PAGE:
Endings @ Dublin Theatre Festival captures the in-betweens of grief Staff Writer Saoirse Anton attends this theatre concert, with no tissues necessary.

●●●●● Sitting somewhere between a concert, a theatre piece and an installation, Endings at Project Arts Centre is a powerful work that explores experiences of loss through the moment of death, as well as examining the spaces within memory in … Continue reading Endings @ Dublin Theatre Festival captures the in-betweens of grief Staff Writer Saoirse Anton attends this theatre concert, with no tissues necessary.

Jack Whitehall: Travels with My Father – Review Whatever this new emerging comedy travel-show genre is, I am loving it.

●●●●○ In a bid to diversify, and drag myself away from yet another Adam Sandler classic, I binge-watched the entire season of Jack Whitehall’s Travels with My Father. Perhaps now might be an apt moment to say something like, “I … Continue reading Jack Whitehall: Travels with My Father – Review Whatever this new emerging comedy travel-show genre is, I am loving it.

Alternative Fairytales: “The Language Of Thorns” Sorcha May Judge delves into the newest YA offering from Leigh Bardugo.

●●●●○ The Language of Thorns: Midnight Tales and Dangerous Magic (2017) is a collection of tales set in the Grishaverse, the fantasy world of Leigh Bardugo’s novels. The fairytales are charmingly intertwined with Sara Kipin’s intricate illustrations, which makes the … Continue reading Alternative Fairytales: “The Language Of Thorns” Sorcha May Judge delves into the newest YA offering from Leigh Bardugo.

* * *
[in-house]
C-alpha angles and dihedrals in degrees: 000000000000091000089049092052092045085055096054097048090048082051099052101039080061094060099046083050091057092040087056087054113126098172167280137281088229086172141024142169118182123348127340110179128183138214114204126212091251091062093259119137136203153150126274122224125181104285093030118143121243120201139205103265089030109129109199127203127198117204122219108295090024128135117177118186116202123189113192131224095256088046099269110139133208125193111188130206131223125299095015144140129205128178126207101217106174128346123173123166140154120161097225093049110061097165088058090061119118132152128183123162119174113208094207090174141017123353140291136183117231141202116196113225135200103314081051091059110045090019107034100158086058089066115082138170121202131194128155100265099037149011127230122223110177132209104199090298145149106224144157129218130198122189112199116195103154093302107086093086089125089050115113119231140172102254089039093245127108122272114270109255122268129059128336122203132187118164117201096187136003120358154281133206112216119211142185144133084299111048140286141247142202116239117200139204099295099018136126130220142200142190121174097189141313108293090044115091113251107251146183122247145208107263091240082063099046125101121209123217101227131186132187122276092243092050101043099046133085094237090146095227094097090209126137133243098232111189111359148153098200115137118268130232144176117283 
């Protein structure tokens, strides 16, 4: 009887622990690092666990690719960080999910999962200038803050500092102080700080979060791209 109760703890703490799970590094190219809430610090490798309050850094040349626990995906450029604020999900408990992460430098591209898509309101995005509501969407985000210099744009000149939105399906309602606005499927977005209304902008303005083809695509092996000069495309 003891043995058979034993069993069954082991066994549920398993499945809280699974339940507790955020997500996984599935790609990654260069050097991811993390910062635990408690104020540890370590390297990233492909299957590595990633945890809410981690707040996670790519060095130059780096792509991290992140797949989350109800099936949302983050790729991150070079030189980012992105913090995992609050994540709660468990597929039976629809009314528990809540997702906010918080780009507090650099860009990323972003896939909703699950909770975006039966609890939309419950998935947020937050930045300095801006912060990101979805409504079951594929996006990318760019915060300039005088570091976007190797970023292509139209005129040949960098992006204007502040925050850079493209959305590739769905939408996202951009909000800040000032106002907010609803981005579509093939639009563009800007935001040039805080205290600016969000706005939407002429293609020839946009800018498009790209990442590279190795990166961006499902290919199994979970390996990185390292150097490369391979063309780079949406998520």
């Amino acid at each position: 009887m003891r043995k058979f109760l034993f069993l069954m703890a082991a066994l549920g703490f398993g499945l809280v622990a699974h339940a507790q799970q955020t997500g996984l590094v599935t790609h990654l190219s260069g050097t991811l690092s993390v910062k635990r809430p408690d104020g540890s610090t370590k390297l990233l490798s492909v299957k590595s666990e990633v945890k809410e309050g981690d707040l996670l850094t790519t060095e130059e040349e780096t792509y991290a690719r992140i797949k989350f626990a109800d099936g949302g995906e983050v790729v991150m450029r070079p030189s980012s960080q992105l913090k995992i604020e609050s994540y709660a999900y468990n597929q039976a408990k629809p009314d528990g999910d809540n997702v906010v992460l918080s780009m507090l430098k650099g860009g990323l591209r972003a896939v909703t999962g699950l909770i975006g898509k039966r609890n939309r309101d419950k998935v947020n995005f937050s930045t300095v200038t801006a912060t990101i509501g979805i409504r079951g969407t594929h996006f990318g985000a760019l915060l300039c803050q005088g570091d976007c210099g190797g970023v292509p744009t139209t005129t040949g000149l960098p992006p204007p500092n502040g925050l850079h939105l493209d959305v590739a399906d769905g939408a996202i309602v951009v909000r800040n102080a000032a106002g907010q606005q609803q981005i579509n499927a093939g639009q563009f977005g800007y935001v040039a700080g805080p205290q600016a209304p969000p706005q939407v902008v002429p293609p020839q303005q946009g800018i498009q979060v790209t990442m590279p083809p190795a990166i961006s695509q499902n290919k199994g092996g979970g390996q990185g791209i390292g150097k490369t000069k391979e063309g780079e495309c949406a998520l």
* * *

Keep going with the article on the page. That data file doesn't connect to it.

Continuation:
Party of Two? Chaotic Action-Comedy “Niddhog 2” for PS4 There is something special here that neither eclipses, nor is eclipsed by, its predecessor, but instead sits alongside it as something unique.

●●●○○ Nidhogg 2 is the follow up to the multiplayer, critical darling of the same series. In many ways it seems to be the full realisation of developer Messhof Games’ original vision. The simple fencing game in which players would … Continue reading Party of Two? Chaotic Action-Comedy “Niddhog 2” for PS4 There is something special here that neither eclipses, nor is eclipsed by, its predecessor, but instead sits alongside it as something unique.

Potent Imagery: the 8×8 “Freedom” Exhibition The real power of the exhibition lies in the immediacy of its imagery.

●●●●● Art that claims to tackle the big issues facing society is nothing new. However, in the rush to inform and highlight, the true power behind the works can be diminished. It is too often the case that art of … Continue reading Potent Imagery: the 8×8 “Freedom” Exhibition The real power of the exhibition lies in the immediacy of its imagery.

Counterpoint: Artificial Perfection: “Goodbye Christopher Robin” As a period drama, some of the events that seem to occur seem a little too perfect, a little too romantic.

●●●●○ In Simon Curtis’ newest film, Goodbye Christopher Robin, the world’s best-loved literary character is brought to life. This film captures the writer A.A. Milne’s (Domhnall Gleeson) life after the first World War, who is deeply affected by his harrowing … Continue reading Counterpoint: Artificial Perfection: “Goodbye Christopher Robin” As a period drama, some of the events that seem to occur seem a little too perfect, a little too romantic.

Point: War, Innocence and Celebrity: “Goodbye Christopher Robin” Will Tilston’s Christopher Robin encapsulates the innocence and petulance of childhood; through him we watch Christopher Robin’s transition from ordinary little boy to international icon, as he is plucked from childhood and dropped into celebrity.